Portland’s $11 Million Man


January 15, 2013; Denver, CO, USA; Portland Trailblazers forward Nicolas Batum (88) during the first half against the Denver Nuggets at the Pepsi Center. The Nuggets won 115-111 in overtime. Mandatory Credit: Chris Humphreys-USA TODAY Sports

Nicolas Batum. While he has always been an enigma to me, I’ll start by saying, yes, I am glad that he is on the Blazers. As I was sifting through his data, though, I took a look at his contract and was stunned to see that the Blazers paid him approximately $11 million this season, and are on the books for about the same amount each of the next three seasons. I had been aware that he signed a hefty contract during the offseason, but I hadn’t realized it was that hefty.

In my original thought process, I looked at the current salary cap of roughly $58 million, and thought that allotting nearly a fifth of it to Batum this year was far too high.

And if you look at it like that, I think that yes, based on production, Batum was overpaid last year.

According to ESPN’s salary database, Batum was the 11th highest paid small forward in the league last season. Production wise, John Hollonger’s PER pegged him as the 16th most productive three who played at least 20 minutes, and with striking consistency, Basketball-Reference estimated that out of all small forwards, he contributed the 16th highest amount of wins.

We don’t have to rely on statistics though. You can see his consistency struggles with your own eyes. There are nights when you just think “Wow, Batum is awesome!” (Nov. 16th game against the Rockets: 13-19, 35 points, 5 blocks, 6 rebounds), and then there are some games you think about afterwards and realize, “Wait, where was Batum?” (Feb. 4th against the Timberwolves: 2-4, 4 points, 2 blocks, 3 rebounds).

The disappearing act is concerning – as an example, he made three or less field goals during 21 games this season, or nearly 30% of the games in which he played in. While not everyone can be a superstar, consistency, especially among starters, is necessary.

This is all easy for me to say while merrily sitting here and critiquing someone else’s livelihood. If you look hard enough, you can find flaws in any player. If this was all you focused on, no player would ever seem worthy of signing a contract. A team doesn’t gain anything by saving their cap money. It is meant to be spent, and the Blazers spent it on a player that they felt was worth it. I think it was obvious they were looking towards the future.

This business of working the future is just part of the NBA game. A team has to trust their scouts and judgment, and to get or keep a player they want, sometimes they just have to suck it up and pay a player based on their future potential. Without taking this risk, a team would severely limit their growth opportunities, so I am happy to see the Blazers take the chance, even if it appears that last season they overpaid Batum. This will all be a moot point if in the next three years Batum’s growth and value skyrocket. It’s all part of the unpredictable nature of the league.

Now that I’ve allayed my concerns with the contract itself, the question then becomes can Batum grow, and if so, how?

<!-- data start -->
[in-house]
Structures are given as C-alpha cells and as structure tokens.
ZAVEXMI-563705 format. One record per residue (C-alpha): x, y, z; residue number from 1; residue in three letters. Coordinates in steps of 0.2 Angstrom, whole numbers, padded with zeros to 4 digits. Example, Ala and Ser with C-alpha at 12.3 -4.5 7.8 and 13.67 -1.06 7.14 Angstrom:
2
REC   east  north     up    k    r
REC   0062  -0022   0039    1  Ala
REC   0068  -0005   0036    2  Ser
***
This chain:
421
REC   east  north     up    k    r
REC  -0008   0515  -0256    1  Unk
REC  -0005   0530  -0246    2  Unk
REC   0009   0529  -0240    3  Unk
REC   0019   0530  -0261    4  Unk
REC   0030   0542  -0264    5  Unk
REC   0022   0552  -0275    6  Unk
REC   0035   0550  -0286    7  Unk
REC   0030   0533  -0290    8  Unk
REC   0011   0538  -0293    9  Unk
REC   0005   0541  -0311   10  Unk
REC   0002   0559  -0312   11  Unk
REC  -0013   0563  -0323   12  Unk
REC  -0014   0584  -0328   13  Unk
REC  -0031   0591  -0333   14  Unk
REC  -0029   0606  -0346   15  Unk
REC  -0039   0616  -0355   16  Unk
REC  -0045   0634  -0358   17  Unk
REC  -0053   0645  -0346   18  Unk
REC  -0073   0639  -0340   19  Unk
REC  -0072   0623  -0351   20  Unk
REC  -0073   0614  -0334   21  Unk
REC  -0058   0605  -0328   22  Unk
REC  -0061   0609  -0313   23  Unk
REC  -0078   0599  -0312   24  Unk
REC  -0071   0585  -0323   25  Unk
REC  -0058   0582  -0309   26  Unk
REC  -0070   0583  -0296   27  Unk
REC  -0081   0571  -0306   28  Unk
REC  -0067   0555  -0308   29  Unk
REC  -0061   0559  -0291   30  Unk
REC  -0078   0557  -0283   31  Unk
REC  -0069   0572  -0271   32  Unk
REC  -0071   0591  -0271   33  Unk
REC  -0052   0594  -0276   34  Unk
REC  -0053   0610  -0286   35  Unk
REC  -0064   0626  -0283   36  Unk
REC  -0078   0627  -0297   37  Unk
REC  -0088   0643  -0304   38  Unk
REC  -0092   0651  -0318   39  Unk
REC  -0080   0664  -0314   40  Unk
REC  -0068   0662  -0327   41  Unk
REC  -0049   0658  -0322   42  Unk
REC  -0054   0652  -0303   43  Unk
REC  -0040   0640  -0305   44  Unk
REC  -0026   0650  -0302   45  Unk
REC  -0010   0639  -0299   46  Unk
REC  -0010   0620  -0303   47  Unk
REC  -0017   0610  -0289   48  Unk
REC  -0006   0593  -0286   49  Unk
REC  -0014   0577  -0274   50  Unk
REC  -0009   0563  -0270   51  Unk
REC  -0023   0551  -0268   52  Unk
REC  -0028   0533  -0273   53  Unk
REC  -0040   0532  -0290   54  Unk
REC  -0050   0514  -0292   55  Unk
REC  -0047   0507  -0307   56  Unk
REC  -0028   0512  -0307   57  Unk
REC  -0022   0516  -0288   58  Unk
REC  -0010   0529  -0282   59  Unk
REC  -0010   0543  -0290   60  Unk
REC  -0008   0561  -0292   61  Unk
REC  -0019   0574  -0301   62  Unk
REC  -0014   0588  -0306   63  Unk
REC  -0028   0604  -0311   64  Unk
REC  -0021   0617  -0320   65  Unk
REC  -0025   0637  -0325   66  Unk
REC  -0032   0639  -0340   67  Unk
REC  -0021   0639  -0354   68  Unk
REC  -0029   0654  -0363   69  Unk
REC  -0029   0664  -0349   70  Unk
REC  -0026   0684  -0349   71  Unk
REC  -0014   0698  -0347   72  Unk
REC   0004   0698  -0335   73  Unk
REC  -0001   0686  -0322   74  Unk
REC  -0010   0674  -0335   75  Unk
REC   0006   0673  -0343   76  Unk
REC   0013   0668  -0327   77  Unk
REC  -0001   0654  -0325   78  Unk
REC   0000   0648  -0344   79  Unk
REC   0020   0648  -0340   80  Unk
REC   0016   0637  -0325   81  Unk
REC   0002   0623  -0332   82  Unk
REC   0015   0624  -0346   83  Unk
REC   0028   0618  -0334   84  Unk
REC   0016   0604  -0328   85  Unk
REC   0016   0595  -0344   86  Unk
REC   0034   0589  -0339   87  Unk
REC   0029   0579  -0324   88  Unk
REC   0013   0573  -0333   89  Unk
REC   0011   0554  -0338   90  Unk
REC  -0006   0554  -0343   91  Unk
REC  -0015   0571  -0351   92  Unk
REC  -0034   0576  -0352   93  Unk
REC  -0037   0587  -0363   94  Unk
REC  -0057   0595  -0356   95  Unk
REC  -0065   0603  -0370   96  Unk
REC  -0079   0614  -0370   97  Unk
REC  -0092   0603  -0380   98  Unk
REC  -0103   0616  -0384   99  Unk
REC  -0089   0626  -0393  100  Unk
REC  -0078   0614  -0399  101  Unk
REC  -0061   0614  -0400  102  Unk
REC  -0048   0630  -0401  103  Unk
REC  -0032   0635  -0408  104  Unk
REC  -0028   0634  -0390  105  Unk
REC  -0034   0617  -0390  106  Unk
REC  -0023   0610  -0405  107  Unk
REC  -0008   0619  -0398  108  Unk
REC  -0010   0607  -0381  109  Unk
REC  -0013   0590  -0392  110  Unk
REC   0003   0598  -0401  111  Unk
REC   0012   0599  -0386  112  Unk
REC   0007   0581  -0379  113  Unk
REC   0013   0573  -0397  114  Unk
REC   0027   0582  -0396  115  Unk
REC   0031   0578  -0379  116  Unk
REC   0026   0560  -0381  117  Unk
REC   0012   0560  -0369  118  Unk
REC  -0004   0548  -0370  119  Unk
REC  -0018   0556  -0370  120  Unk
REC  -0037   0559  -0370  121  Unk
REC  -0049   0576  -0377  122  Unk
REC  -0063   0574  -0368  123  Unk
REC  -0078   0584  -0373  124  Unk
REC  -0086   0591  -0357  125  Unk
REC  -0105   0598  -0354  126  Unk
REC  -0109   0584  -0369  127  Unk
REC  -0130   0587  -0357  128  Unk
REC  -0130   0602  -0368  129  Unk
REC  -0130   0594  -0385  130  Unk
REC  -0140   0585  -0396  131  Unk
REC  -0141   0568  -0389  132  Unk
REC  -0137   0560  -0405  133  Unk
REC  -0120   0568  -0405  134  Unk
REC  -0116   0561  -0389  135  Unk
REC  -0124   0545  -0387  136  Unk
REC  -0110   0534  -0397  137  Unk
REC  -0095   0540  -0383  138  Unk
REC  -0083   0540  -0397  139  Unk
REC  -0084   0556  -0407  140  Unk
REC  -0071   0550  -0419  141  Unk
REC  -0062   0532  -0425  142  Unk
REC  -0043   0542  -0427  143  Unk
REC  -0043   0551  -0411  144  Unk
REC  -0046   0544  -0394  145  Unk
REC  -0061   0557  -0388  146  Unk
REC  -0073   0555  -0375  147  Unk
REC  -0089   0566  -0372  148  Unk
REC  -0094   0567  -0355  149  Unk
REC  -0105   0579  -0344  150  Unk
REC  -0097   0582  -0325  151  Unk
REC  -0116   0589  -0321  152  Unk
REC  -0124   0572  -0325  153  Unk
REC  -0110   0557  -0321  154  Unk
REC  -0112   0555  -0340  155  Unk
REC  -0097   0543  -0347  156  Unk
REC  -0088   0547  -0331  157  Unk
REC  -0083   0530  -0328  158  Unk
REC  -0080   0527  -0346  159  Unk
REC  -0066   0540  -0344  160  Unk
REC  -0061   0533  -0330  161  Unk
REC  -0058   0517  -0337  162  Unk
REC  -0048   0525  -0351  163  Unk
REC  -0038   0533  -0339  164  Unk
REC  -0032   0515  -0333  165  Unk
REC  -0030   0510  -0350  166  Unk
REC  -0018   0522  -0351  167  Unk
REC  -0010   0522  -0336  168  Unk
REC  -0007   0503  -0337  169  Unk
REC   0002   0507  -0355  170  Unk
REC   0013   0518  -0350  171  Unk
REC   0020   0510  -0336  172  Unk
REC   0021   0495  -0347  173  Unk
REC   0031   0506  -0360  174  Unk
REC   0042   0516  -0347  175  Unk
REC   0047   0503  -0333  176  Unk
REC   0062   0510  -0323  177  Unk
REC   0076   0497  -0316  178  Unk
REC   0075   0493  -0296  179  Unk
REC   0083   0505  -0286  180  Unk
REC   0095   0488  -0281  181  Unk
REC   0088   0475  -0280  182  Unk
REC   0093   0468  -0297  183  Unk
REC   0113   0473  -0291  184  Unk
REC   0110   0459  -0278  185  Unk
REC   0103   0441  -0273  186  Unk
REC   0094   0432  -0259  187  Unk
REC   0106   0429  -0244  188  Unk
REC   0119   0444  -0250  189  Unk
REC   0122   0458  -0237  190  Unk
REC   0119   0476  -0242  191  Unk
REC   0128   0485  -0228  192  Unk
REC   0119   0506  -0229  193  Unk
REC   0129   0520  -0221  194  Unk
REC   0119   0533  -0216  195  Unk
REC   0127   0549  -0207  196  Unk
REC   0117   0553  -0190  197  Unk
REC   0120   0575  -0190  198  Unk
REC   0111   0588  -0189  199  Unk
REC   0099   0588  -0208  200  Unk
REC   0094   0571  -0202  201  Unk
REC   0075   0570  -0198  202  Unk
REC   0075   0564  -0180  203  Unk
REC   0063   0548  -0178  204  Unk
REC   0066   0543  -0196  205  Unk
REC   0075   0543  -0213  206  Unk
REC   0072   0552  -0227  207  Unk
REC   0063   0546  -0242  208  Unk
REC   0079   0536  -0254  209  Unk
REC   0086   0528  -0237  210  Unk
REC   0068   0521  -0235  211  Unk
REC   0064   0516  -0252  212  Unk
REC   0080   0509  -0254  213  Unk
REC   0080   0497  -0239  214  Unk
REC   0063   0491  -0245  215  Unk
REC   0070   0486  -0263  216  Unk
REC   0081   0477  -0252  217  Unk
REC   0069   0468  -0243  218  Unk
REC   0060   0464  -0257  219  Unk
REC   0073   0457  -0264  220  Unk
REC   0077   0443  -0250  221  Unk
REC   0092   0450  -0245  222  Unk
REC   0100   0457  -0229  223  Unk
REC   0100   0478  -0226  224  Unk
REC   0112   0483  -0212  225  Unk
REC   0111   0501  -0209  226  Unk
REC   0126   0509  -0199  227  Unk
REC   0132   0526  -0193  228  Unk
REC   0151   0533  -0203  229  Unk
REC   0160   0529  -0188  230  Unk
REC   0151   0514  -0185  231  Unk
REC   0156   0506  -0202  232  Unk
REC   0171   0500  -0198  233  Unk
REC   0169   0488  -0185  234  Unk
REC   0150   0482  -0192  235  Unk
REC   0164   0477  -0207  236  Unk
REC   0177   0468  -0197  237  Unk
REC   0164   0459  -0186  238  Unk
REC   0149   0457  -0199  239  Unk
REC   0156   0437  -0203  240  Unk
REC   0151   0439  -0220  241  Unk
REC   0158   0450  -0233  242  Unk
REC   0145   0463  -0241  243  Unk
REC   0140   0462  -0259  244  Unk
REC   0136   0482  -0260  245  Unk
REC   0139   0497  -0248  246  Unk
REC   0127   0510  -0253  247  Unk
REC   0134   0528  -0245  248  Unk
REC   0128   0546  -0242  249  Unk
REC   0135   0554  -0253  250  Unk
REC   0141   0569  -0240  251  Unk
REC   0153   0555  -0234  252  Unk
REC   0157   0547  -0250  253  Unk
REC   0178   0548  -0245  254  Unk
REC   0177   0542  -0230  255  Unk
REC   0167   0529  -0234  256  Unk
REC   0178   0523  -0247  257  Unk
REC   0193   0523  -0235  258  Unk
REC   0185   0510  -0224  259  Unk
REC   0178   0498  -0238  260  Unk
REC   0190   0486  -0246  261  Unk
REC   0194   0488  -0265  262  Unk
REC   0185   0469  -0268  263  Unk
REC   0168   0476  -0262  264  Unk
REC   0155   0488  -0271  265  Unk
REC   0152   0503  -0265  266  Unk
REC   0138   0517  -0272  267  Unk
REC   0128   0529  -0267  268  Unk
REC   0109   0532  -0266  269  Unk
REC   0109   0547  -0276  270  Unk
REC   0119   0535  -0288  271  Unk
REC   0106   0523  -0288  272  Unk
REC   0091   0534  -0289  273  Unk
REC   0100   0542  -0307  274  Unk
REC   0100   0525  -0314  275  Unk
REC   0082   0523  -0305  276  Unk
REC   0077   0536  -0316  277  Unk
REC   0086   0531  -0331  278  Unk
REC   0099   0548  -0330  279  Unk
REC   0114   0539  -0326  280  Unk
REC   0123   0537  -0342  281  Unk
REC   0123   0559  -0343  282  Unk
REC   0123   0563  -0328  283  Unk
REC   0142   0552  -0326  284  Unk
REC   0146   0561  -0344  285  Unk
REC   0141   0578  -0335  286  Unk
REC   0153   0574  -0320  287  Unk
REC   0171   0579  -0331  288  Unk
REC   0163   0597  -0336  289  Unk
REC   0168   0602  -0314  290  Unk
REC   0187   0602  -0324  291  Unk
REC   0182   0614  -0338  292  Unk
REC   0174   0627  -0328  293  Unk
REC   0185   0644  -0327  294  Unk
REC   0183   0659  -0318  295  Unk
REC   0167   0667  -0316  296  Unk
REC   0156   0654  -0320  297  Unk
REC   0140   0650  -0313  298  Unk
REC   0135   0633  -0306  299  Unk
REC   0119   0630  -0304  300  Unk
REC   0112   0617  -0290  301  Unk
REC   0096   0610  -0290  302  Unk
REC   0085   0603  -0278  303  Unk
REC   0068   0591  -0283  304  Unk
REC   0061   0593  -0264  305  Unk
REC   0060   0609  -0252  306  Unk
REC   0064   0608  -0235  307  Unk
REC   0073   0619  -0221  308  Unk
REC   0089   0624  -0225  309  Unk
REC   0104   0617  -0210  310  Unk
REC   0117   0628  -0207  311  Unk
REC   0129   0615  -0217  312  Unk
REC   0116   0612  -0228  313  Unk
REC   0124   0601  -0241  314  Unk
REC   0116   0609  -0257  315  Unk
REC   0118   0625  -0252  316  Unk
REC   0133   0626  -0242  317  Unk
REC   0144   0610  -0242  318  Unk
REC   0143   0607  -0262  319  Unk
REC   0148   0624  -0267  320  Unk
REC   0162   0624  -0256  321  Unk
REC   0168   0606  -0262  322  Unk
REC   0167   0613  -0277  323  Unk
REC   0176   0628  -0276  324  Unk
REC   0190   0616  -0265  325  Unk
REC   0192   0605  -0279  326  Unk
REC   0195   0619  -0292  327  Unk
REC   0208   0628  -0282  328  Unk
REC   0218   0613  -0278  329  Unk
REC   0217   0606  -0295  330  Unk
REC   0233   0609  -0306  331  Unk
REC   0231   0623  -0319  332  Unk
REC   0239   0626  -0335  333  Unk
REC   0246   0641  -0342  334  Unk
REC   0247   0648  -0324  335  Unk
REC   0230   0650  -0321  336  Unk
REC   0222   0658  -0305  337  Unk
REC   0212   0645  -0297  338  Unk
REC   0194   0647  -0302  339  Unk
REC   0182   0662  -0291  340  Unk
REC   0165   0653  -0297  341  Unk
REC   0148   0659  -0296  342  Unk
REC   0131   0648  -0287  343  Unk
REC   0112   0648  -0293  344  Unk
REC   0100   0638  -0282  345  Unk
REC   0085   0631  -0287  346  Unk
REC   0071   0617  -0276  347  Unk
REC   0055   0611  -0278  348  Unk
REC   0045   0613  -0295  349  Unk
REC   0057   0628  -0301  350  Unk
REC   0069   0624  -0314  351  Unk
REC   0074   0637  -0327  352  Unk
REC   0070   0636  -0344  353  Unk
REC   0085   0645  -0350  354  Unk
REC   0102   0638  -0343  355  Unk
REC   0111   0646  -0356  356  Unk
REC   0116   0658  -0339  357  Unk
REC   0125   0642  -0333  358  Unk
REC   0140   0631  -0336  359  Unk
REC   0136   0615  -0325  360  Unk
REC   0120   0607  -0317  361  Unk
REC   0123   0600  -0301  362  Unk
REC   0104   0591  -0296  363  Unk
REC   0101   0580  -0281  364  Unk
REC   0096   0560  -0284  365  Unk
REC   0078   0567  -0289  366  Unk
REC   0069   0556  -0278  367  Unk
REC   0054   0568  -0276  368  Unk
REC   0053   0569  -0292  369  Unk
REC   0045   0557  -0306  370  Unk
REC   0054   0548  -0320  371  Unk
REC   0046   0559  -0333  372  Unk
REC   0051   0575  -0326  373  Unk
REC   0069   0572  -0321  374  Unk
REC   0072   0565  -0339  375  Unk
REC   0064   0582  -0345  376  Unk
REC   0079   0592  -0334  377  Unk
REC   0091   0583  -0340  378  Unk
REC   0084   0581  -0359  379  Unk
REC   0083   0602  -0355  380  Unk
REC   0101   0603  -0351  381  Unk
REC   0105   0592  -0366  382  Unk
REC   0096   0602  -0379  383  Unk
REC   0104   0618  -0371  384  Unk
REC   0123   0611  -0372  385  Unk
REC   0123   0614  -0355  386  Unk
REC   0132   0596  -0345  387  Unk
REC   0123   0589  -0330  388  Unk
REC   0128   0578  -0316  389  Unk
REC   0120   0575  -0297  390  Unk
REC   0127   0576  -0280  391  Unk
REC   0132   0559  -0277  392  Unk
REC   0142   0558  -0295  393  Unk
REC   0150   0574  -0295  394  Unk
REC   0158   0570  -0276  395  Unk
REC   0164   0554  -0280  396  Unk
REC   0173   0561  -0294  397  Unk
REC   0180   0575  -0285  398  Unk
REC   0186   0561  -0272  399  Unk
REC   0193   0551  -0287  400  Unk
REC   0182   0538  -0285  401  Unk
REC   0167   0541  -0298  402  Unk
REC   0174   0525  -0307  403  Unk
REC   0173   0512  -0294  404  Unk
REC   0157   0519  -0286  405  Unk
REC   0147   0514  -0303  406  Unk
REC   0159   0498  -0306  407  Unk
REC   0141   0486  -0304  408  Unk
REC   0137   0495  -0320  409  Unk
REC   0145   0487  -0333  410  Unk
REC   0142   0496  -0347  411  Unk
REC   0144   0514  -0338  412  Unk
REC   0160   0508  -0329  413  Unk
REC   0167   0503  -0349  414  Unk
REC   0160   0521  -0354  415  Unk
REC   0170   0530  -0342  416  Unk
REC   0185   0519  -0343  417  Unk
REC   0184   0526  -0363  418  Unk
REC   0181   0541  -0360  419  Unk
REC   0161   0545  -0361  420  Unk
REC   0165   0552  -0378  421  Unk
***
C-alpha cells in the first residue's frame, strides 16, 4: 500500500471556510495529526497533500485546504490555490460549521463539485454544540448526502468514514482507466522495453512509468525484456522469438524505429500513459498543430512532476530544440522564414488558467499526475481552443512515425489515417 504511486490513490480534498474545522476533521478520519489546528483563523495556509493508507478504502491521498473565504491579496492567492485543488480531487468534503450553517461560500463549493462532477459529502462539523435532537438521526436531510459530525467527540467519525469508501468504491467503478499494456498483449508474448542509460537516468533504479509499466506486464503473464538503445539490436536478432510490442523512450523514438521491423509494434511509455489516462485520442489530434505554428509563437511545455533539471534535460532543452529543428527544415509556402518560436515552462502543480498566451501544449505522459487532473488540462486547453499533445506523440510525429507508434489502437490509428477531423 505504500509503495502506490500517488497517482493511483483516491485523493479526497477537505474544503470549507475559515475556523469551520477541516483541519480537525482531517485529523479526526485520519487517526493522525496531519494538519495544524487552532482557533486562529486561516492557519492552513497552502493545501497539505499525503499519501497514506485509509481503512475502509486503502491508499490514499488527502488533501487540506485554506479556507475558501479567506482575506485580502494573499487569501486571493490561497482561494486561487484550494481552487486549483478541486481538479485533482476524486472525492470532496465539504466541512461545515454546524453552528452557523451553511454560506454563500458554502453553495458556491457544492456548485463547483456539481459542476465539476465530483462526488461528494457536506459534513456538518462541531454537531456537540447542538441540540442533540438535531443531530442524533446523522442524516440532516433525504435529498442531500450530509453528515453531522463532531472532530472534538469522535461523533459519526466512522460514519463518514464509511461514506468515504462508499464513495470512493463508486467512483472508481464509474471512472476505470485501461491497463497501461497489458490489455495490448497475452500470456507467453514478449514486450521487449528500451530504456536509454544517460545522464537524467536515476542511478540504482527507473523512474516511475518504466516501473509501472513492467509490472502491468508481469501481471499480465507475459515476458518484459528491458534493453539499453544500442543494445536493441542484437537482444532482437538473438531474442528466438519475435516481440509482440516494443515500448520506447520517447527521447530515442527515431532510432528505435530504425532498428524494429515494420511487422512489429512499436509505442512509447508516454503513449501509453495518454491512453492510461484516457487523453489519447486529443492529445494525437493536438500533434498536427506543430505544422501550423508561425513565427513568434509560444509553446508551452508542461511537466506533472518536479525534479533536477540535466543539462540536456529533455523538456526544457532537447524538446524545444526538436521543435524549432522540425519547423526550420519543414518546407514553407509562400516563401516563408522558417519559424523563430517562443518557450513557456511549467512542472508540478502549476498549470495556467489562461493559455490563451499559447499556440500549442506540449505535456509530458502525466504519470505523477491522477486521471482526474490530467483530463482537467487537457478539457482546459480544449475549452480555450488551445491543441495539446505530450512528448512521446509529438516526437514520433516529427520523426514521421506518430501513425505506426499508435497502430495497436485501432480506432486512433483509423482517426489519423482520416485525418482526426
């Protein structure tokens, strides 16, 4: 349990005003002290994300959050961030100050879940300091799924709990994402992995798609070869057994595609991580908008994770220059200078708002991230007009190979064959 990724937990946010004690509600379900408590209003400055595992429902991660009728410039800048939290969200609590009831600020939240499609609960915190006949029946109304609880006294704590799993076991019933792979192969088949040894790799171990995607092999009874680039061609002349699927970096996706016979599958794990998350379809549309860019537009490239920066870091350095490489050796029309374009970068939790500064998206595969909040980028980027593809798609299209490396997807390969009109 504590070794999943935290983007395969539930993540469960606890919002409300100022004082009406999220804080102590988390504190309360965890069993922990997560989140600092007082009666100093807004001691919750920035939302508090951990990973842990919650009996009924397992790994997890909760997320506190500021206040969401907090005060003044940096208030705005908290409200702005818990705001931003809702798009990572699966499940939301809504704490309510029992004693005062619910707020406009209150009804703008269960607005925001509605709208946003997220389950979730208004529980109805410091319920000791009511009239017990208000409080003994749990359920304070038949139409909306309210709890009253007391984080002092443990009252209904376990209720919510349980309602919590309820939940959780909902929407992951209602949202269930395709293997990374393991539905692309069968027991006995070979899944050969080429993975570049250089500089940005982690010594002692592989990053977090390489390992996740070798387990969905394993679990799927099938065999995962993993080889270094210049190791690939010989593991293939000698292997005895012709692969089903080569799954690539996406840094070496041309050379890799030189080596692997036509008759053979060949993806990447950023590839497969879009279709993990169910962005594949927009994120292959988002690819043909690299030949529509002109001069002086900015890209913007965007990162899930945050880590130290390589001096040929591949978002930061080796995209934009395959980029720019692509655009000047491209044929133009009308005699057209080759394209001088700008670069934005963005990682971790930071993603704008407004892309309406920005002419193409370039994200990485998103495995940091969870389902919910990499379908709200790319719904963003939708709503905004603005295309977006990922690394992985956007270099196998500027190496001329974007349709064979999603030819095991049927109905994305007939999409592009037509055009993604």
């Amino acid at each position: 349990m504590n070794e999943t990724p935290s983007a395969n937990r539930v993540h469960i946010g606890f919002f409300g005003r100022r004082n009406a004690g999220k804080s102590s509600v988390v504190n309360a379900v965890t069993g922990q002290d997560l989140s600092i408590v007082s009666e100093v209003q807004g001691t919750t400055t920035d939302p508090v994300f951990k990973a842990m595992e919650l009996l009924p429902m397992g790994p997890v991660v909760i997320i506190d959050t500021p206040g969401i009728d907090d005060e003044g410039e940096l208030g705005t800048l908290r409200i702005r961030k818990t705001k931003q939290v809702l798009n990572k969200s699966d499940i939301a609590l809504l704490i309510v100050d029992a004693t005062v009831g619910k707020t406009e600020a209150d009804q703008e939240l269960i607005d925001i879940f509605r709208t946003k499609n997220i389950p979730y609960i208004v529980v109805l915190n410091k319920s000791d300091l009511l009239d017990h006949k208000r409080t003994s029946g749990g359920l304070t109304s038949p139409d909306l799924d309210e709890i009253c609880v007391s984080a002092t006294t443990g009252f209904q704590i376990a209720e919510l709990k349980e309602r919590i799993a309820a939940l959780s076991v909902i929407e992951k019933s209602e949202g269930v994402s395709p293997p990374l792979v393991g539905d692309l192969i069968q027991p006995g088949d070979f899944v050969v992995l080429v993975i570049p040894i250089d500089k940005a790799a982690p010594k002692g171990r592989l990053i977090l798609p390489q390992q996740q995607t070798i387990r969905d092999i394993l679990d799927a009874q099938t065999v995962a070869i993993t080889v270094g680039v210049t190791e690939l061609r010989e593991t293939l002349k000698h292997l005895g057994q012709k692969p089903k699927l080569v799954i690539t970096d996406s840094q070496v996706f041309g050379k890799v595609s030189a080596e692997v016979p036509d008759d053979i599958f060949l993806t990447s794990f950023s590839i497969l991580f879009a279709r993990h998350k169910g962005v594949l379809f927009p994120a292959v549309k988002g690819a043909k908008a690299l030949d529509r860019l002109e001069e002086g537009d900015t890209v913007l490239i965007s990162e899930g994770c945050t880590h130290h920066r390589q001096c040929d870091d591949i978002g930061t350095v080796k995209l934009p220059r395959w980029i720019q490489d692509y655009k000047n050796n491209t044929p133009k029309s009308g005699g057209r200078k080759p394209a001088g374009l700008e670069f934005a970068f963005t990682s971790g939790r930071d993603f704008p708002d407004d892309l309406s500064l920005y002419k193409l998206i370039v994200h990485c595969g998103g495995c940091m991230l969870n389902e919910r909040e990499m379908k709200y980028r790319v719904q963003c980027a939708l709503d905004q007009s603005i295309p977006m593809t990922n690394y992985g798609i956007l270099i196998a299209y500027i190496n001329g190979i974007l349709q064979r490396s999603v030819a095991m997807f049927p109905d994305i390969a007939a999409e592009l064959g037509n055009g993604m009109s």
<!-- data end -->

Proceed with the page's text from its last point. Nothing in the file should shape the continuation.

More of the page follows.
First, the good: there is a strong precedent for Batum improving in certain areas. Look no further than this season and his assist numbers. From last season to this season, Batum increased his assists by 170% (1.7 to 4.6 per 36 minutes). That’s astounding – an almost unbelievable jump in production. A player can rarely alter a fundamental statistic that drastically, and it says a lot about Batum. Namely, that despite some worrying trends I’ll outline below, he can continue to evolve his game and grow as a player. More than that though, this is an extremely elite skill – his assists per game were the highest out of any non-guard in the NBA other than LeBron James. It is apparent that he was called upon to act as more of a facilitator this season, and he more than answered that call.

Hopefully this can explain some of his other developmental shortcomings.

Other than that statistical assist outburst, Batum’s growth has not looked so rosy. His per minute production this season in points, rebounds, blocks and free throws earned was all lower than the previous season, and turnovers were up. His field goal percentage dipped nearly 2.8%.

For a player’s fifth season, these are bothersome regressions. Normally this is when you’d like to see a player start hitting his peak, not declining. It makes the Blazers’ gamble on the future with him look a bit riskier. Yes, adding facilitating to his skill set is fantastic, but it can’t come at the cost of nearly every other area of production.

We can always play the context game, and note that without a competent bench, Batum’s playing time spiked by almost eight minutes this season. That’s a lot of extra fatigue coming into play, and could be part of the reason he had difficulty maintaining production. Ideally, you would like to see players rise above such obstacles, but for one who is still settling into his changing role on the team, it is reasonable to expect an adjustment period.

When it’s all said and done, Batum still remains a bit of a mystery in my eyes. For the time being, yes, I am happy the Blazers have him. That could really be the bottom line, but where’s the fun in that? I also want him to be more assertive on the offensive end and achieve consistency.

We all want things in life. Will I get my “Batum wishlist”? I might, I might not; he is only 24. There is still plenty of time for him to develop further, and with the new role, new contract, and new point guard, this could happen rather quickly.